Monday, April 10, 2017

Le Flem, Paul. (1881-1984) Orchestral works.

From my collection.
Bought in 2010.
Label: Marco Polo. 
First listen: 13-2-2014.
Second listen: 6-5-2014.
Third listen: 10-4-2017.
Recording dates: June 1987 and May 1993.
Recording venue: Rhein-Mosel Halle, and Görres-haus, Koblenz, Germany.
Recording engineers: Anton Enders and Ute Hesse.
Running time: 63:22.
Classical relevance to me: Essential.


1) Pour le Morts.
2) Seven Children's Pieces.
3) The Great Gardener of France, Film Music.* 
4) Symphony No. 4.


Rhenish PO, James Lockhart and Gilles Nopre.*

This guy reached a respectable age, to start with. Did not bring him fame, nor is he remembered, despite the fact that he composed quite attractive music, and in the second period of his life composing a little less. They call him the greatest Breton composer, so I have to listen carefully, and determine if he is indeed. Debussy comes to mind, Lavignac and Widor were his teachers, and he is clearly influenced by Roussel and D'Indy which whom he worked at the Schola Cantorum. He was also influenced by Russian music, some of the harmonic richness and colour of Rimski Korsakov can be detected. He cultivated a fine sonority, and his music suggests entry into the sacred forest of a dream. And there lies my fascination with this composer, as must be with others. His music is free of eccentricities, but is filled with a certain simplicity and frankness in expression. Humour is also a intricate part of his music. The first three works have all these qualities abound. Its simply bubbling over like a glass of champagne prior after the glass is filled, and the foam is quickly rising. His orchestration has a dreamlike quality over it, and bears resemblance to Mendelssohn's midsummer night's dream. The fairies are around everywhere. This kind of writing is extremely attractive, and opens your mind to all kind of wonderful images. You will notice the creativity in scoring the music. and the colourful and harmonic richness mentioned earlier. Some Dukas may look in at those moments. The Great Gardener of France, has this magical scoring all over the work, and he creates a fantasy world with it, that has you in the story right away, truly beautiful. Great orchestration.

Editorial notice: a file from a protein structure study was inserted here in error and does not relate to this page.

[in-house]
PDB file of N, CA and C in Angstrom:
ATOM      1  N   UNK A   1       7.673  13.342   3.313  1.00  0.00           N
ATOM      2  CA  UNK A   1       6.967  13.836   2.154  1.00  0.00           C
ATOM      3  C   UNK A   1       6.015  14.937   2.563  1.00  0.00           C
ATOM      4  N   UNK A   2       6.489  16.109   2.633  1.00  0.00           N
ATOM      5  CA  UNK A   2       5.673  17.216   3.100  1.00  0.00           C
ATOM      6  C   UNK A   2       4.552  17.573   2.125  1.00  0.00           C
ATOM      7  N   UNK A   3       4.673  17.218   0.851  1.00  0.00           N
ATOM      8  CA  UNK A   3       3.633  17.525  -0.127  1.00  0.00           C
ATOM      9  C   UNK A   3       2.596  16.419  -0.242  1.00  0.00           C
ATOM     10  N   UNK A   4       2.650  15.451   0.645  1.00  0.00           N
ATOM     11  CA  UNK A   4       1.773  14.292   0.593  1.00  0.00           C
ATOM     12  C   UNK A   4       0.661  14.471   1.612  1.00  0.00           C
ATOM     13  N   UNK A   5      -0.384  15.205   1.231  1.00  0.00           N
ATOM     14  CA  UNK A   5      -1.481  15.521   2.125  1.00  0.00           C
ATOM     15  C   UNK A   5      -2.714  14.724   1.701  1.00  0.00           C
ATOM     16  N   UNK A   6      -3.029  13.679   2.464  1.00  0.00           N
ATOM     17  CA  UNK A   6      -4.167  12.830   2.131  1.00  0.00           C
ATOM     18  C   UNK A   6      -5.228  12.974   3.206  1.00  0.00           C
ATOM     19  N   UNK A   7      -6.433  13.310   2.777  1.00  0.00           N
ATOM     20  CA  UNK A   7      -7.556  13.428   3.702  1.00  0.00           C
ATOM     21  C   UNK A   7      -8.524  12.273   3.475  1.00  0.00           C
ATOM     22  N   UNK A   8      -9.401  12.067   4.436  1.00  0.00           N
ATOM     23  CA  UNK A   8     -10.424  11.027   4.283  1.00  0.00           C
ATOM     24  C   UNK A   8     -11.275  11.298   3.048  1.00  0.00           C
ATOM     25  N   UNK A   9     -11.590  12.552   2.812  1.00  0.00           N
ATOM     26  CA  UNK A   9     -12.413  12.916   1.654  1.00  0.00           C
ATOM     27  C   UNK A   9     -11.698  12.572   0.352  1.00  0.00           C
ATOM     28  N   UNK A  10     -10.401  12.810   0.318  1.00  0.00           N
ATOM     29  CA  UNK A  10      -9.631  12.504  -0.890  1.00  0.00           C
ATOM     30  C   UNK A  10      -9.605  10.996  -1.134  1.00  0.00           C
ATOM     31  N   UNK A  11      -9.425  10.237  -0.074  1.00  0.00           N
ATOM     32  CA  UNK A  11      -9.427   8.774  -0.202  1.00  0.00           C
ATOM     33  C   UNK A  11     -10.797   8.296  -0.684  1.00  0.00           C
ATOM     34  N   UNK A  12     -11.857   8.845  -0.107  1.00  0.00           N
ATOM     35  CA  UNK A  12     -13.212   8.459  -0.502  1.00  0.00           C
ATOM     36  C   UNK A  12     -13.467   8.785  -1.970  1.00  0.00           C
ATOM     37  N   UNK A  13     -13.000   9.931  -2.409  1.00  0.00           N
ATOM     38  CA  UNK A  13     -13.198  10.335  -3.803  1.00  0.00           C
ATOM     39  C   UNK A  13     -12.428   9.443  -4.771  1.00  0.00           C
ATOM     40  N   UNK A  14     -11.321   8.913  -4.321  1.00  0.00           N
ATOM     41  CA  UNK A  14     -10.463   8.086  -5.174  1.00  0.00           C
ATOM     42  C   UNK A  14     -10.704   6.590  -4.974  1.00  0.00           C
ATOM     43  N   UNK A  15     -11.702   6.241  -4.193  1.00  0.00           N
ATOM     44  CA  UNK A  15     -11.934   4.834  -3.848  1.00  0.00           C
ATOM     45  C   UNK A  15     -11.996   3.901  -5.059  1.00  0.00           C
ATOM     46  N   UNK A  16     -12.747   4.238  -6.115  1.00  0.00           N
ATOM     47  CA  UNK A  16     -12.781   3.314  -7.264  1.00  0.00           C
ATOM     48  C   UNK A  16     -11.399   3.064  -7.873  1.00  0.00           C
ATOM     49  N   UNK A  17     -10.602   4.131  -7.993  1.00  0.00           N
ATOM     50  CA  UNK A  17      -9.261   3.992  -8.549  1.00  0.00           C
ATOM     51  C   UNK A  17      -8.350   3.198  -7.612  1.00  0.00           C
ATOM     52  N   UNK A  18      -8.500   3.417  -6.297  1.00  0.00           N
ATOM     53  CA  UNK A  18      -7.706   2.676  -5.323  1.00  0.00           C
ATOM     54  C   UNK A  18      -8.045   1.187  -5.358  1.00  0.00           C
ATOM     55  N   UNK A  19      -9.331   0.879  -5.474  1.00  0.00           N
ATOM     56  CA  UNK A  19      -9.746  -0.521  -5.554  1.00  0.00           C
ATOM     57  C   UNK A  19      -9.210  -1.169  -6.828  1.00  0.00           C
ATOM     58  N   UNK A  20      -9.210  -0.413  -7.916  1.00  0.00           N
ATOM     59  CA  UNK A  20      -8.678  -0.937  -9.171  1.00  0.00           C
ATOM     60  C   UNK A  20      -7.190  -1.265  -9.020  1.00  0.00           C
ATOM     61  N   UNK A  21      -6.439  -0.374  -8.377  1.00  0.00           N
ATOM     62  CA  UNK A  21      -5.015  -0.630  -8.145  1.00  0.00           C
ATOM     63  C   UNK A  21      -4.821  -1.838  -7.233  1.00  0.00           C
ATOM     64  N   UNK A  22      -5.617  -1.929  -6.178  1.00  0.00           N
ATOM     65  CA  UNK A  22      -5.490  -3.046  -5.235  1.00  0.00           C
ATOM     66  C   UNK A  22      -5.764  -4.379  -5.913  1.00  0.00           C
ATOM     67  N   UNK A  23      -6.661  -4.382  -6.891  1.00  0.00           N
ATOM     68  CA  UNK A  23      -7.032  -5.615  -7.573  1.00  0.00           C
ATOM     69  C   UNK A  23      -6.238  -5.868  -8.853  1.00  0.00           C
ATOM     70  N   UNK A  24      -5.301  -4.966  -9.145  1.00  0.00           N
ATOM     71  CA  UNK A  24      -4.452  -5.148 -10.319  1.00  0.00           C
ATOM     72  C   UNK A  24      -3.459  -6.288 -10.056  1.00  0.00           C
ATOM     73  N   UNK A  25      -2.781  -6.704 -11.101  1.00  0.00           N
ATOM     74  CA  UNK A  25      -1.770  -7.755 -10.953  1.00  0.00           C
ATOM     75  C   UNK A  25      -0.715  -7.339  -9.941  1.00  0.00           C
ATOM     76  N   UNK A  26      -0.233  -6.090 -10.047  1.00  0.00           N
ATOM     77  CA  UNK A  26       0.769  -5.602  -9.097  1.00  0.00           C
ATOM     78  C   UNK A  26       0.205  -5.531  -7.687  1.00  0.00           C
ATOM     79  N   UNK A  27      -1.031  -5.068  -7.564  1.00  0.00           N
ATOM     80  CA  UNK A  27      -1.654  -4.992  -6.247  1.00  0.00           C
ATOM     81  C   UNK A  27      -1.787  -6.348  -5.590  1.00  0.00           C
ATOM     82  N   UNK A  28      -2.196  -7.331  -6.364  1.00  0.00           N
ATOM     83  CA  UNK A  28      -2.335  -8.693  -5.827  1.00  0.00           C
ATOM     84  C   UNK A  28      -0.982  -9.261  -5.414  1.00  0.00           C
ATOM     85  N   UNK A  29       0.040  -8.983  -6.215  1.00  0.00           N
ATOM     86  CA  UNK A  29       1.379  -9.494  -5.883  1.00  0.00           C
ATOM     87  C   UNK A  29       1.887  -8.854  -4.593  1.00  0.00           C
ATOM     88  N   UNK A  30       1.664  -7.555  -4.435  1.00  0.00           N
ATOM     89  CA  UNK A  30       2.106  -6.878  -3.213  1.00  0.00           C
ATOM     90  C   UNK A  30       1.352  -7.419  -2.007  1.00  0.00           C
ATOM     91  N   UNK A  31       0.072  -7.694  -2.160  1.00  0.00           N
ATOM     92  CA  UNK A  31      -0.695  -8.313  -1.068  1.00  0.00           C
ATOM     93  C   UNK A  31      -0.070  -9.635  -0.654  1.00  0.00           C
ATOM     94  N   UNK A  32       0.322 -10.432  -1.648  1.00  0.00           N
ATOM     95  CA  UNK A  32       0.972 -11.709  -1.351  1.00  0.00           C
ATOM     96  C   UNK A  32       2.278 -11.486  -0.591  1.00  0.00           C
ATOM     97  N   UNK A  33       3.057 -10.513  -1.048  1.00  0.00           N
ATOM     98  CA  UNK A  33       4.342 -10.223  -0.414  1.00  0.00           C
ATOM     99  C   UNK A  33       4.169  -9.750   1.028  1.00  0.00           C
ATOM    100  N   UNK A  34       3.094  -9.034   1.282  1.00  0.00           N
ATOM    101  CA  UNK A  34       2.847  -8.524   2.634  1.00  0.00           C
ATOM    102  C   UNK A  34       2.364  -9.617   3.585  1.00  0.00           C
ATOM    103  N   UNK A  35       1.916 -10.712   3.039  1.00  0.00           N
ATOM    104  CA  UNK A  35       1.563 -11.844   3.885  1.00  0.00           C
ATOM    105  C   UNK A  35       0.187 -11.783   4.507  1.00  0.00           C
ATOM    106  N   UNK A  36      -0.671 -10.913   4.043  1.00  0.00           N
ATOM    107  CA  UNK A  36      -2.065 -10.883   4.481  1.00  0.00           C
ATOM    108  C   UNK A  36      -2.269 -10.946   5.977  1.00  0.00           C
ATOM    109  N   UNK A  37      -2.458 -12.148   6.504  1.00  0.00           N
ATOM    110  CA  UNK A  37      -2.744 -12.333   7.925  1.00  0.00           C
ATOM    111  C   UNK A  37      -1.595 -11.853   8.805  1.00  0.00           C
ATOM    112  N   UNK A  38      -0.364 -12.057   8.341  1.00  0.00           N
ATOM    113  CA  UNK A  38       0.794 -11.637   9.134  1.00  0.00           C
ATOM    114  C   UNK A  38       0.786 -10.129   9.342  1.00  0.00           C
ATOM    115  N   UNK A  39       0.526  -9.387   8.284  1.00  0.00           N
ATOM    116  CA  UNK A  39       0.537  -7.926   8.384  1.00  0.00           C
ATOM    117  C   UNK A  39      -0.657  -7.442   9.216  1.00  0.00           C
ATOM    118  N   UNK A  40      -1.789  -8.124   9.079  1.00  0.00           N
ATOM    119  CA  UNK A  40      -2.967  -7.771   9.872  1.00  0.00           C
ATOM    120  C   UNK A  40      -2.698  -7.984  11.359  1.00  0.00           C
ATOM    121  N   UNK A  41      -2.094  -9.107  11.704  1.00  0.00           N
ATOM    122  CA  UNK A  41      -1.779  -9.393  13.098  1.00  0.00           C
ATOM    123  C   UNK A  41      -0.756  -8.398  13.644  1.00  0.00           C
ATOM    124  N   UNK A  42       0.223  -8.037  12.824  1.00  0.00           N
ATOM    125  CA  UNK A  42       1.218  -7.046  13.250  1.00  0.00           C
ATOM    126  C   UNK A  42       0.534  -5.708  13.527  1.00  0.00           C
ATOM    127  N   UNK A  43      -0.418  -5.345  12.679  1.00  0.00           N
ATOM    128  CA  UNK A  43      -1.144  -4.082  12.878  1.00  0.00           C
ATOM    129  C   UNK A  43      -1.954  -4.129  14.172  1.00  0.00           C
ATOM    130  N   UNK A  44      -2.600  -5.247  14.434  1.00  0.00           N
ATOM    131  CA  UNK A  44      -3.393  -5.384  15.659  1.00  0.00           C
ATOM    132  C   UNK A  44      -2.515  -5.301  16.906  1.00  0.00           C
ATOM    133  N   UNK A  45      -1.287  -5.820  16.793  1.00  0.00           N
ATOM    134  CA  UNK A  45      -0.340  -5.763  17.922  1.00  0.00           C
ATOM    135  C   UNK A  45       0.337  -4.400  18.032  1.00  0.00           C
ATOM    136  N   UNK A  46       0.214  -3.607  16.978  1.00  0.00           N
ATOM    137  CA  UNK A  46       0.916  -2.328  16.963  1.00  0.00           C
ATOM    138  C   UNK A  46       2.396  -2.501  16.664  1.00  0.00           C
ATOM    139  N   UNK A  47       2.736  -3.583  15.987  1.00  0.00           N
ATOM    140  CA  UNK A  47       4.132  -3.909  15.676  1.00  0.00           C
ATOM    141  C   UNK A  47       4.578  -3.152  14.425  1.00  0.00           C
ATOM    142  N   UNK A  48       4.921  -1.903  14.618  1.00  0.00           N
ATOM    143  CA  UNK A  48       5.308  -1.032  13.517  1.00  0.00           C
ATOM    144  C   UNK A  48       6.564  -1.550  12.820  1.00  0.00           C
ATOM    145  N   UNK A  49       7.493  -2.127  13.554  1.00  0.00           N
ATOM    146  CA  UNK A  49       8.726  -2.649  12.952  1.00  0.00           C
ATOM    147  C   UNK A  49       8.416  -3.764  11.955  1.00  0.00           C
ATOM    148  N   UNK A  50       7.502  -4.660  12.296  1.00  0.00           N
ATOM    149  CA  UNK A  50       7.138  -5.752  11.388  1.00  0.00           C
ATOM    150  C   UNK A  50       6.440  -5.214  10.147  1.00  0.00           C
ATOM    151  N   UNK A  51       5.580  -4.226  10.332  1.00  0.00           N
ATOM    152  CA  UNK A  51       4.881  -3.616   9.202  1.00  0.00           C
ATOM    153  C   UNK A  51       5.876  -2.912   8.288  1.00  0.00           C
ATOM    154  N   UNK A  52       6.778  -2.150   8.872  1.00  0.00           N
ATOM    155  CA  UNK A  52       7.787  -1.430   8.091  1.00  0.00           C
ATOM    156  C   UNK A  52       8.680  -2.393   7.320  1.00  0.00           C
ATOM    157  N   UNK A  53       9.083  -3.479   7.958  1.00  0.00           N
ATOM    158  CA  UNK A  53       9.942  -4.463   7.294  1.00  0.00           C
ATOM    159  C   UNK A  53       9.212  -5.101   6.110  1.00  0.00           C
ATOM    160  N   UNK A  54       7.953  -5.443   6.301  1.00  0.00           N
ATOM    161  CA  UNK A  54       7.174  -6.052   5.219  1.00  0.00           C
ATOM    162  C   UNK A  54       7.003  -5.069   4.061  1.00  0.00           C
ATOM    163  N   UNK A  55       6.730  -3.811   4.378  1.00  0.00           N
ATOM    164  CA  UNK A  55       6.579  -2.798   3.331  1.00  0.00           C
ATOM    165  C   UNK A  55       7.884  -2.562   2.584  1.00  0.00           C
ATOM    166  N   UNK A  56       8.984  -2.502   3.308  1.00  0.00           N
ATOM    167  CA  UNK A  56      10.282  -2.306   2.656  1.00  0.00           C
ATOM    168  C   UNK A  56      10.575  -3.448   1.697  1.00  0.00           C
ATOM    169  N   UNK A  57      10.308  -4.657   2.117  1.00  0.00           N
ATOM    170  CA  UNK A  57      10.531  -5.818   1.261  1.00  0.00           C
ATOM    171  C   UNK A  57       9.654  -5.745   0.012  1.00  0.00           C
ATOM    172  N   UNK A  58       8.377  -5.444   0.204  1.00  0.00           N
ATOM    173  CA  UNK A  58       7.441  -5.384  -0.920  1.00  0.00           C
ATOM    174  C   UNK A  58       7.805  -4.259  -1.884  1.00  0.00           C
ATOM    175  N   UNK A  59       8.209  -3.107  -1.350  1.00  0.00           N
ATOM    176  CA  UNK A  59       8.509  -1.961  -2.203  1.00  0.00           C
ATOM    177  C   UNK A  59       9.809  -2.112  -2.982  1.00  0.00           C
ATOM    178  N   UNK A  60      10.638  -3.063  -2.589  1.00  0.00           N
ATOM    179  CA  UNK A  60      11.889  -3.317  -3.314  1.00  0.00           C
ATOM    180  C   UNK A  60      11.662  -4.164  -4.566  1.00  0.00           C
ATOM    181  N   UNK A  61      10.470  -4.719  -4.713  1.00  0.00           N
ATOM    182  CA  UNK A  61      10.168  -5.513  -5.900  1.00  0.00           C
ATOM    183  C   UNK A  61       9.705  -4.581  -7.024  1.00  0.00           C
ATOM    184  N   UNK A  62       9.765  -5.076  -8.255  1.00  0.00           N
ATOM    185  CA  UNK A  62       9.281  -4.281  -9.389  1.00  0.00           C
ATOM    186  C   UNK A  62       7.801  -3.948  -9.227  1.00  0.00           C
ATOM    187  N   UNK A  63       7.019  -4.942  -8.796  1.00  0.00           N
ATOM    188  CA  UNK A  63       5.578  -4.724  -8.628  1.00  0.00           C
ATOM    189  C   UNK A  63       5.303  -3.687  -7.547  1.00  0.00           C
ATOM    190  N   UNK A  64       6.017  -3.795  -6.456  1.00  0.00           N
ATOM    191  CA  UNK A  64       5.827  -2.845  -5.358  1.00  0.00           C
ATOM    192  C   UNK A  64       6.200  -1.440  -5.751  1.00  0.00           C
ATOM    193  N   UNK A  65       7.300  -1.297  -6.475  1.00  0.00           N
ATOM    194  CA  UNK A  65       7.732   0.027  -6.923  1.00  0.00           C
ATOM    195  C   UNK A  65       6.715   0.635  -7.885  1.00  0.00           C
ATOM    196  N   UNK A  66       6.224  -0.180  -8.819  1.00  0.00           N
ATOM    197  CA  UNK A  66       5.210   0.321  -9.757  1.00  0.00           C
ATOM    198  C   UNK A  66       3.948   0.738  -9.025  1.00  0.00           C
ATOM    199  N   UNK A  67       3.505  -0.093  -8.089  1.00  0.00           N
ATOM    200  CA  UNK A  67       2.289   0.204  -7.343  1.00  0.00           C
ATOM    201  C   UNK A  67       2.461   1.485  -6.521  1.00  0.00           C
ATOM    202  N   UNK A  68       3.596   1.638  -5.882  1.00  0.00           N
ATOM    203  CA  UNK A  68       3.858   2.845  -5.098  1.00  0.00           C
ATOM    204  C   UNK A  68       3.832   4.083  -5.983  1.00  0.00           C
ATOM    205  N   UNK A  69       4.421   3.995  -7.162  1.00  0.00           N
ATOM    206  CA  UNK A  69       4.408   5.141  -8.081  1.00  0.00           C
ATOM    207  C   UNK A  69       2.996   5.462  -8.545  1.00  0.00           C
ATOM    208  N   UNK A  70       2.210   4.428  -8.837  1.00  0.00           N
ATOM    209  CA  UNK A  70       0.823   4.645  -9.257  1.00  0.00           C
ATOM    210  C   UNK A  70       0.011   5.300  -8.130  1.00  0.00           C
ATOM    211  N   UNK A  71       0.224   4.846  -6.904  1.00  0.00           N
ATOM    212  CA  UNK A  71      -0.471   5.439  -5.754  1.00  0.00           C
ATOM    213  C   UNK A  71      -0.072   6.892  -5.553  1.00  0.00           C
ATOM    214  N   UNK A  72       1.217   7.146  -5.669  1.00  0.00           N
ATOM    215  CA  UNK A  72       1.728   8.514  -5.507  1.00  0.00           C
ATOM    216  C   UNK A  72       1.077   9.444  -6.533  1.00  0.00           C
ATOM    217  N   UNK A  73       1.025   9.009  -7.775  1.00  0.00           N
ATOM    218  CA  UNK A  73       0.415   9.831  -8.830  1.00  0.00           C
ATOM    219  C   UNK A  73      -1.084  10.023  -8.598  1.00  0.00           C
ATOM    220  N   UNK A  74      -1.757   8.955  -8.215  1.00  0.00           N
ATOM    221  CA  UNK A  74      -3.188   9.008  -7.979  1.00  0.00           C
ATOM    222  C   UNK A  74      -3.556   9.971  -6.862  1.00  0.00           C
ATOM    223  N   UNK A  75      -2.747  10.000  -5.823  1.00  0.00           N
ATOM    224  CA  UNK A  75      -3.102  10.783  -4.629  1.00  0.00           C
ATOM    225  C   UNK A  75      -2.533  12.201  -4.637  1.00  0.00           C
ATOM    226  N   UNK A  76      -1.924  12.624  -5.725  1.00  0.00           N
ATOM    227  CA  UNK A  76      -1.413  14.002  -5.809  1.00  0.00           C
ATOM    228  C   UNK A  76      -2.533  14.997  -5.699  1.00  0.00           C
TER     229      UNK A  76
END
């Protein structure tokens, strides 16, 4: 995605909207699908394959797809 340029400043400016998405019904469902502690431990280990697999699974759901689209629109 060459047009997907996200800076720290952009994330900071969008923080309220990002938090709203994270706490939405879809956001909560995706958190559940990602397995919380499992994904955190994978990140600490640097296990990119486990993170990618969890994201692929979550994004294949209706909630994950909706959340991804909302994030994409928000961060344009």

The 4th Symphony is from his second stage in his composing career. It is written between 1971 and 1972, and is dedicated to Marcel Landowski, also a French composer.
The music has a wild energy, as opposed to his earlier works. There you have, brutal contrast, harsh and abrupt orchestral timbres, uneven rhythms, a high degree of dissonance,  a total change in his musical language. It takes some adapting before one can appreciate this work. The performance is great, and the sound more than acceptable. 

My playlist for 25-4-2018.

If by any chance you might be interested in my thoughts or feelings about the recordings of today, please let me know, and I will provide ad...